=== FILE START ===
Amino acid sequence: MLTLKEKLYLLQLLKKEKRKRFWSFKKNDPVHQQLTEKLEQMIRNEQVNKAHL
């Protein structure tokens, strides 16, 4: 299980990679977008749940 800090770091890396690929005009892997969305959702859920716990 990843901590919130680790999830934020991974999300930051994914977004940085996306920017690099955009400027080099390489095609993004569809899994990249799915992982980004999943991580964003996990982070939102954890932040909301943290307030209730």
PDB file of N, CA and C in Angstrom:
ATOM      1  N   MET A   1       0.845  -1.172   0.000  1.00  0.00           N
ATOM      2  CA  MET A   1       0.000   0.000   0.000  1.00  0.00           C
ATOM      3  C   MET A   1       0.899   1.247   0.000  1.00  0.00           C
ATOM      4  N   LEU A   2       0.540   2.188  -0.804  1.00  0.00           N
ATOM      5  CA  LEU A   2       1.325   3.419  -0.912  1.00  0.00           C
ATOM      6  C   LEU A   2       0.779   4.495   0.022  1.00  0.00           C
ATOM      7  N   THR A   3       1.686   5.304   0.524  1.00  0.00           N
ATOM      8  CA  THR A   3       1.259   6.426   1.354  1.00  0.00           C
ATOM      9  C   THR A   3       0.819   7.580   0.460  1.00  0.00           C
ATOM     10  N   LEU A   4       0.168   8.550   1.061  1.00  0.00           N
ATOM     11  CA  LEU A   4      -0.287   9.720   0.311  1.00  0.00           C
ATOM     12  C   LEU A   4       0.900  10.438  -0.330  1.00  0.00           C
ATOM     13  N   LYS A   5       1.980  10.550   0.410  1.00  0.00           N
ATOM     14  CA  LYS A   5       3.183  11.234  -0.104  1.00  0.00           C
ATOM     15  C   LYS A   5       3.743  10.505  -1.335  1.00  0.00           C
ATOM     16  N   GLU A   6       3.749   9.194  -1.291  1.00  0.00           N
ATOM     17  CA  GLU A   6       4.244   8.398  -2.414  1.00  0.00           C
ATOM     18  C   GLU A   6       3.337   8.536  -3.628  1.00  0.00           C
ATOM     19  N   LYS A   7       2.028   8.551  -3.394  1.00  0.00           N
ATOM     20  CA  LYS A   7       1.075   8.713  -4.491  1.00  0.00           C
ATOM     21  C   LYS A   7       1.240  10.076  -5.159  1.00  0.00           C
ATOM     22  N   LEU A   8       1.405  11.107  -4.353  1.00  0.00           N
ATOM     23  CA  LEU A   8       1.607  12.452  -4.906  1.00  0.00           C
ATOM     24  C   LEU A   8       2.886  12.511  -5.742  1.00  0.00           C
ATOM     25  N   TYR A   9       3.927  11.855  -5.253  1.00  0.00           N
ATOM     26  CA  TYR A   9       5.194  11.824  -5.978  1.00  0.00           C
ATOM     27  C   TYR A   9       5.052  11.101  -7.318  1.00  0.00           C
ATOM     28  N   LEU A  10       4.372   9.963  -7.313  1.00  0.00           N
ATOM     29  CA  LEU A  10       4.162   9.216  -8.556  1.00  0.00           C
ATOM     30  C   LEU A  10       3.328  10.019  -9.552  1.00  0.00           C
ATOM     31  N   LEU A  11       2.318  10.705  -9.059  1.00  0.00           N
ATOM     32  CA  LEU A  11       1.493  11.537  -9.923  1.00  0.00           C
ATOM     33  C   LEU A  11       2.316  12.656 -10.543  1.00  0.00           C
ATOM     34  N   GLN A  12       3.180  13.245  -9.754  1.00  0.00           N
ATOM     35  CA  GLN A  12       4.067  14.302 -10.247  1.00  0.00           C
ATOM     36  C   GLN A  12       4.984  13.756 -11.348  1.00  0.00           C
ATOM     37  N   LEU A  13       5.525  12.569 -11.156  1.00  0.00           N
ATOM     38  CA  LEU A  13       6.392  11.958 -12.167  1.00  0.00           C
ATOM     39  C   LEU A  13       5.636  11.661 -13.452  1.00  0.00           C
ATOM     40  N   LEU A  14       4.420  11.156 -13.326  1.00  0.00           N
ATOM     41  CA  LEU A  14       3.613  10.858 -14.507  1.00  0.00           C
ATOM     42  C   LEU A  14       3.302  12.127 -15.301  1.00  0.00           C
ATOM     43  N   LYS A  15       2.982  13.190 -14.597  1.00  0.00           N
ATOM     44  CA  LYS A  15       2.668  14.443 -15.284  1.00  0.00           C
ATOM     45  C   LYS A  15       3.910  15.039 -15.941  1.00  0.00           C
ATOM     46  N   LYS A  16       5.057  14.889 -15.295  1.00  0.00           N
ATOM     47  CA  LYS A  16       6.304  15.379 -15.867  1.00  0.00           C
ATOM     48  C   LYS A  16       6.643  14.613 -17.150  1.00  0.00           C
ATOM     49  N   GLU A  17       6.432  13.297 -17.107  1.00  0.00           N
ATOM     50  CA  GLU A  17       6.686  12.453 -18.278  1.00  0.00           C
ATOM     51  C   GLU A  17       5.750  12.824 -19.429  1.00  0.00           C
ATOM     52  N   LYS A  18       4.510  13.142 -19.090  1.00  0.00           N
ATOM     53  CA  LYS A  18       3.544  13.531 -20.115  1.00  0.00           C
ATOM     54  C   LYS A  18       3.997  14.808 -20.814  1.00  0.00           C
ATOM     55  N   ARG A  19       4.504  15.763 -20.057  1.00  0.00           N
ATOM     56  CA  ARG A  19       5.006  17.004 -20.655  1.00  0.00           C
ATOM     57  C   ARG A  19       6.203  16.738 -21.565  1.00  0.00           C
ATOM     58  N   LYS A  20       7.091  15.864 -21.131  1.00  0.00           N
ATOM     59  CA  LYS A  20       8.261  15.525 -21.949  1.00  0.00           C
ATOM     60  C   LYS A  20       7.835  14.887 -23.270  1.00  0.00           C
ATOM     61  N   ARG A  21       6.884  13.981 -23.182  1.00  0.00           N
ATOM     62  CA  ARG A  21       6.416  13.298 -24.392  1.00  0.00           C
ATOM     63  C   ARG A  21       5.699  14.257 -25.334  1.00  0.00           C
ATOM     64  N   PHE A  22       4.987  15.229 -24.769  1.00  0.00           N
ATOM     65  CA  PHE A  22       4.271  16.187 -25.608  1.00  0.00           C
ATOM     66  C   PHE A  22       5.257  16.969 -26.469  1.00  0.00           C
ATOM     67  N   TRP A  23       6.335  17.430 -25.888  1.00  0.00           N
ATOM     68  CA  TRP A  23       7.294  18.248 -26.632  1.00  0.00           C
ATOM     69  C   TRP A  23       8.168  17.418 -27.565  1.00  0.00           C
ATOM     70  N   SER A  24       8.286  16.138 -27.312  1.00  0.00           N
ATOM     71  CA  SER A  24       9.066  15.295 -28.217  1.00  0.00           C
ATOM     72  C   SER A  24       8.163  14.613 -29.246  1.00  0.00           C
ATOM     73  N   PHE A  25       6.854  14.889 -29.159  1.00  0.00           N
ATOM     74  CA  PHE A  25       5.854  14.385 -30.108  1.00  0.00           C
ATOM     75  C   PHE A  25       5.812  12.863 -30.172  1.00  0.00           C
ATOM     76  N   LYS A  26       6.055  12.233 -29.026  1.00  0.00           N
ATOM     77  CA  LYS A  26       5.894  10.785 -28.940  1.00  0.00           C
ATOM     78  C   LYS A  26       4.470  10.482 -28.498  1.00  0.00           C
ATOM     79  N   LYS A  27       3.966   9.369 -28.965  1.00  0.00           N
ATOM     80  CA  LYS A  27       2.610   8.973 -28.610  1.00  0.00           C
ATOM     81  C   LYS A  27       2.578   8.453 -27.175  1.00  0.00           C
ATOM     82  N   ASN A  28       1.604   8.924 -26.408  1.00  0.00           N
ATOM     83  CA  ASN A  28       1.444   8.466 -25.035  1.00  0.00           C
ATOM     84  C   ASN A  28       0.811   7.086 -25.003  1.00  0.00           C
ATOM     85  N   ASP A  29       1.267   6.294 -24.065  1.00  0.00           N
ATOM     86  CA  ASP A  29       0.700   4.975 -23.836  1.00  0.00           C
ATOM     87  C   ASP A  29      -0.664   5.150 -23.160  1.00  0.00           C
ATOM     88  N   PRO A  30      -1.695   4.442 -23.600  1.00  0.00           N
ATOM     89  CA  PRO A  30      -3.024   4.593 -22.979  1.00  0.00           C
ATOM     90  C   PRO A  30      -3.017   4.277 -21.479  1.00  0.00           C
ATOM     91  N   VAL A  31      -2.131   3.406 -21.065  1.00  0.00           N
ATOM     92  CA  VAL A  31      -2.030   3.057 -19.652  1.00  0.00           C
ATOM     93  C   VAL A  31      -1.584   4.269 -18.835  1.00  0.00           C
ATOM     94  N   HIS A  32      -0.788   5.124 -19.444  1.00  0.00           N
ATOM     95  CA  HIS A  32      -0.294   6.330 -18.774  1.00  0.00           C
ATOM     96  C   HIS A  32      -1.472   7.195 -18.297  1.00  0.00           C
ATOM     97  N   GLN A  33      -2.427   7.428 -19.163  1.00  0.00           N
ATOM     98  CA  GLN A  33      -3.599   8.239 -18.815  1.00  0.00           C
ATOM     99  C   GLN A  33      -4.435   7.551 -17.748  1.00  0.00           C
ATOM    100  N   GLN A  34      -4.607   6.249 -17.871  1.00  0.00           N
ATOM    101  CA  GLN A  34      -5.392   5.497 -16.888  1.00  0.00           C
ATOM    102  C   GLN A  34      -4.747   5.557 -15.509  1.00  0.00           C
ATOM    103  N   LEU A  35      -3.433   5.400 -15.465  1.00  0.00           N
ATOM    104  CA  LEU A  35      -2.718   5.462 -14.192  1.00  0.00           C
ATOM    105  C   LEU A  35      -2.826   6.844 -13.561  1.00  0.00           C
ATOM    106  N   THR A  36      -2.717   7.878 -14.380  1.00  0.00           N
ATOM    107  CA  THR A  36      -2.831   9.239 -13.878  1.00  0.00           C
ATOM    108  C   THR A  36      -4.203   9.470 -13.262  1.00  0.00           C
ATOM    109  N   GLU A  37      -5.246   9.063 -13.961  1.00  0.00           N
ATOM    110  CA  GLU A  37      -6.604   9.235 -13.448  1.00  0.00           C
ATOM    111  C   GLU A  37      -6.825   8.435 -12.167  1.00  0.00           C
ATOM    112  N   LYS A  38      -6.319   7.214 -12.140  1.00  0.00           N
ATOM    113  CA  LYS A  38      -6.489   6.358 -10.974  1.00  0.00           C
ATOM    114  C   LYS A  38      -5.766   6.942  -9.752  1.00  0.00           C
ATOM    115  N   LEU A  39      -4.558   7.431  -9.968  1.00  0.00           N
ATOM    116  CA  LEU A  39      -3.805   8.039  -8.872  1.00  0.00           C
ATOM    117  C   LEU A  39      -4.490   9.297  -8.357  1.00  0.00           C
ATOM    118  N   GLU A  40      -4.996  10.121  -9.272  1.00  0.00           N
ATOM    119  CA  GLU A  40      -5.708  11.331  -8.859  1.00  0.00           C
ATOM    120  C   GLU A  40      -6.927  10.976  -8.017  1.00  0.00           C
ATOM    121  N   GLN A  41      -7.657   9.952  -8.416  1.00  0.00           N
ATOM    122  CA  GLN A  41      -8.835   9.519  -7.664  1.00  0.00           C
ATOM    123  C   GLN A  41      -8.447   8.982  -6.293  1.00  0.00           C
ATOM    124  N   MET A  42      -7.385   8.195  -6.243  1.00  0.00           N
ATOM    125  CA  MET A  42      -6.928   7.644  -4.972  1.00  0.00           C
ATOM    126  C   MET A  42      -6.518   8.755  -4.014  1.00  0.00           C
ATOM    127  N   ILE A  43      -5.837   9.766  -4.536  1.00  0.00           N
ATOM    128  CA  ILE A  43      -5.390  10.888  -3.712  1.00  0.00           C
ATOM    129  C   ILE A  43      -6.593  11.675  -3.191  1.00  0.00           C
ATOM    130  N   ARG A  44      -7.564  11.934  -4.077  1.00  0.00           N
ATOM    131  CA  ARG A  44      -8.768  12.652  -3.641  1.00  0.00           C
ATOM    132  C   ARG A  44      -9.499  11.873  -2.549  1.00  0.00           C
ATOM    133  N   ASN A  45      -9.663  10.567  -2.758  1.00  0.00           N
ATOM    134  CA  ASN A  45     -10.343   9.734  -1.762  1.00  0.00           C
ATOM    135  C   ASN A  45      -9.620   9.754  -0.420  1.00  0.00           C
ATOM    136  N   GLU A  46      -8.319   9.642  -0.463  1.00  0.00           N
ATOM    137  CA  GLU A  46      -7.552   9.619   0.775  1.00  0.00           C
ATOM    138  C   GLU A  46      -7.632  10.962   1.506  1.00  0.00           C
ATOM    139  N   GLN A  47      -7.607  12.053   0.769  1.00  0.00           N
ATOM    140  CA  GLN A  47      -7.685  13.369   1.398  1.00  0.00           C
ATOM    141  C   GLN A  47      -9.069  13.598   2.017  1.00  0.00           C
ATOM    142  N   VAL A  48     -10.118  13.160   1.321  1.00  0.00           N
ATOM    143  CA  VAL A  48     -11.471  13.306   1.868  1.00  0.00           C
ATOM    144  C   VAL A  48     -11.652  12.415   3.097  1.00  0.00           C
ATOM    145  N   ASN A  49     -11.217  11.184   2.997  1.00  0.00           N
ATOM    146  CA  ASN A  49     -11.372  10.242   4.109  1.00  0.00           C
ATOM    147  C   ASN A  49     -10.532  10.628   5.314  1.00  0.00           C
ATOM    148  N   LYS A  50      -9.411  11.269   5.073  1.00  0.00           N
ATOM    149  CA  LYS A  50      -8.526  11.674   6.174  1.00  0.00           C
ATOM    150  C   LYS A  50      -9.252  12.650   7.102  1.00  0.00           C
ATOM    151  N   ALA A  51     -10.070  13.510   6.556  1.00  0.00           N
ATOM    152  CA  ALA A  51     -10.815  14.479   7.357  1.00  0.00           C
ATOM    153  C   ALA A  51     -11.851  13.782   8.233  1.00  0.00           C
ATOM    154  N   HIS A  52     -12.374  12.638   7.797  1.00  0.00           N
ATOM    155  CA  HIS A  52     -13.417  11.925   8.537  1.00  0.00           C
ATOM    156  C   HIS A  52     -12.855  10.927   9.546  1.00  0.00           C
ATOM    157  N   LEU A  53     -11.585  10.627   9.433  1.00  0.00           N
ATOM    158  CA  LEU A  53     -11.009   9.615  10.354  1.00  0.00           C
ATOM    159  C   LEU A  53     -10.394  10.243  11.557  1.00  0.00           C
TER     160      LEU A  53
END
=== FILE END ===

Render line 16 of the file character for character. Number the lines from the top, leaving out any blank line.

ATOM     13  N   LYS A   5       1.980  10.550   0.410  1.00  0.00           N